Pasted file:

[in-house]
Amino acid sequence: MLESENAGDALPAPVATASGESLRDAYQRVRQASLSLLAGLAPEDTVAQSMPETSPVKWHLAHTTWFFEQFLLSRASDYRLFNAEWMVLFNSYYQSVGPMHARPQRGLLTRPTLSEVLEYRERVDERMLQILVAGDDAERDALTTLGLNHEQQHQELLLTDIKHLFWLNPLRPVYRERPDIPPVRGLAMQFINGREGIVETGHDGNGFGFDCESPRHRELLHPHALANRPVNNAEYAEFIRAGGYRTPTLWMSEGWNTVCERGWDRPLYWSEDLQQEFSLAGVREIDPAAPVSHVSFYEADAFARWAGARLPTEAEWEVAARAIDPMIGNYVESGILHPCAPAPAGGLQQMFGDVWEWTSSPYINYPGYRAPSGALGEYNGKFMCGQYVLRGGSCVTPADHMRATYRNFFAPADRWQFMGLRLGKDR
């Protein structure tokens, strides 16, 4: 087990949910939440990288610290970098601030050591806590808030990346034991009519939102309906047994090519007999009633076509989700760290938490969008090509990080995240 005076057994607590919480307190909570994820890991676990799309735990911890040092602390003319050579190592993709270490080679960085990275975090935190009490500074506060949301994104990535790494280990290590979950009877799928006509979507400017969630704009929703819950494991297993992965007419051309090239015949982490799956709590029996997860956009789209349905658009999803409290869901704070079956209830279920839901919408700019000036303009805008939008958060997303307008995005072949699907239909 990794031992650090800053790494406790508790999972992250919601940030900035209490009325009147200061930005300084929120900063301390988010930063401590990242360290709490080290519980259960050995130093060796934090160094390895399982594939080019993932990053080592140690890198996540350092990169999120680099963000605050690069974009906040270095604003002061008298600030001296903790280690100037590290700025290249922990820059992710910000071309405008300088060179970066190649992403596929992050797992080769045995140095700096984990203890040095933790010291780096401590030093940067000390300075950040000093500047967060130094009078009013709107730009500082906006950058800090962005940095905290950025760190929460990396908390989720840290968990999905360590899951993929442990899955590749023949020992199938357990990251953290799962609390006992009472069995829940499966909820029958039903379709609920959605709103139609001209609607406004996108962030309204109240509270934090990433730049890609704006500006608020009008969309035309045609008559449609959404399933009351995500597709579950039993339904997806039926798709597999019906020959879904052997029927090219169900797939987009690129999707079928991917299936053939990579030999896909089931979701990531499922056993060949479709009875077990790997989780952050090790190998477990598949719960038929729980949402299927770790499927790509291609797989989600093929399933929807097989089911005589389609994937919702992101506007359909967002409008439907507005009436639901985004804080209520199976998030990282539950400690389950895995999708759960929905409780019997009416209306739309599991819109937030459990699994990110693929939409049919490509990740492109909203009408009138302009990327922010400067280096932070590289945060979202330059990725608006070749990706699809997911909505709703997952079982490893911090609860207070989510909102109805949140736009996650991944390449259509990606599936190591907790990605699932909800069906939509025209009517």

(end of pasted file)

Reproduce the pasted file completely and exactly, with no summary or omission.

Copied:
[in-house]
Amino acid sequence: MLESENAGDALPAPVATASGESLRDAYQRVRQASLSLLAGLAPEDTVAQSMPETSPVKWHLAHTTWFFEQFLLSRASDYRLFNAEWMVLFNSYYQSVGPMHARPQRGLLTRPTLSEVLEYRERVDERMLQILVAGDDAERDALTTLGLNHEQQHQELLLTDIKHLFWLNPLRPVYRERPDIPPVRGLAMQFINGREGIVETGHDGNGFGFDCESPRHRELLHPHALANRPVNNAEYAEFIRAGGYRTPTLWMSEGWNTVCERGWDRPLYWSEDLQQEFSLAGVREIDPAAPVSHVSFYEADAFARWAGARLPTEAEWEVAARAIDPMIGNYVESGILHPCAPAPAGGLQQMFGDVWEWTSSPYINYPGYRAPSGALGEYNGKFMCGQYVLRGGSCVTPADHMRATYRNFFAPADRWQFMGLRLGKDR
């Protein structure tokens, strides 16, 4: 087990949910939440990288610290970098601030050591806590808030990346034991009519939102309906047994090519007999009633076509989700760290938490969008090509990080995240 005076057994607590919480307190909570994820890991676990799309735990911890040092602390003319050579190592993709270490080679960085990275975090935190009490500074506060949301994104990535790494280990290590979950009877799928006509979507400017969630704009929703819950494991297993992965007419051309090239015949982490799956709590029996997860956009789209349905658009999803409290869901704070079956209830279920839901919408700019000036303009805008939008958060997303307008995005072949699907239909 990794031992650090800053790494406790508790999972992250919601940030900035209490009325009147200061930005300084929120900063301390988010930063401590990242360290709490080290519980259960050995130093060796934090160094390895399982594939080019993932990053080592140690890198996540350092990169999120680099963000605050690069974009906040270095604003002061008298600030001296903790280690100037590290700025290249922990820059992710910000071309405008300088060179970066190649992403596929992050797992080769045995140095700096984990203890040095933790010291780096401590030093940067000390300075950040000093500047967060130094009078009013709107730009500082906006950058800090962005940095905290950025760190929460990396908390989720840290968990999905360590899951993929442990899955590749023949020992199938357990990251953290799962609390006992009472069995829940499966909820029958039903379709609920959605709103139609001209609607406004996108962030309204109240509270934090990433730049890609704006500006608020009008969309035309045609008559449609959404399933009351995500597709579950039993339904997806039926798709597999019906020959879904052997029927090219169900797939987009690129999707079928991917299936053939990579030999896909089931979701990531499922056993060949479709009875077990790997989780952050090790190998477990598949719960038929729980949402299927770790499927790509291609797989989600093929399933929807097989089911005589389609994937919702992101506007359909967002409008439907507005009436639901985004804080209520199976998030990282539950400690389950895995999708759960929905409780019997009416209306739309599991819109937030459990699994990110693929939409049919490509990740492109909203009408009138302009990327922010400067280096932070590289945060979202330059990725608006070749990706699809997911909505709703997952079982490893911090609860207070989510909102109805949140736009996650991944390449259509990606599936190591907790990605699932909800069906939509025209009517």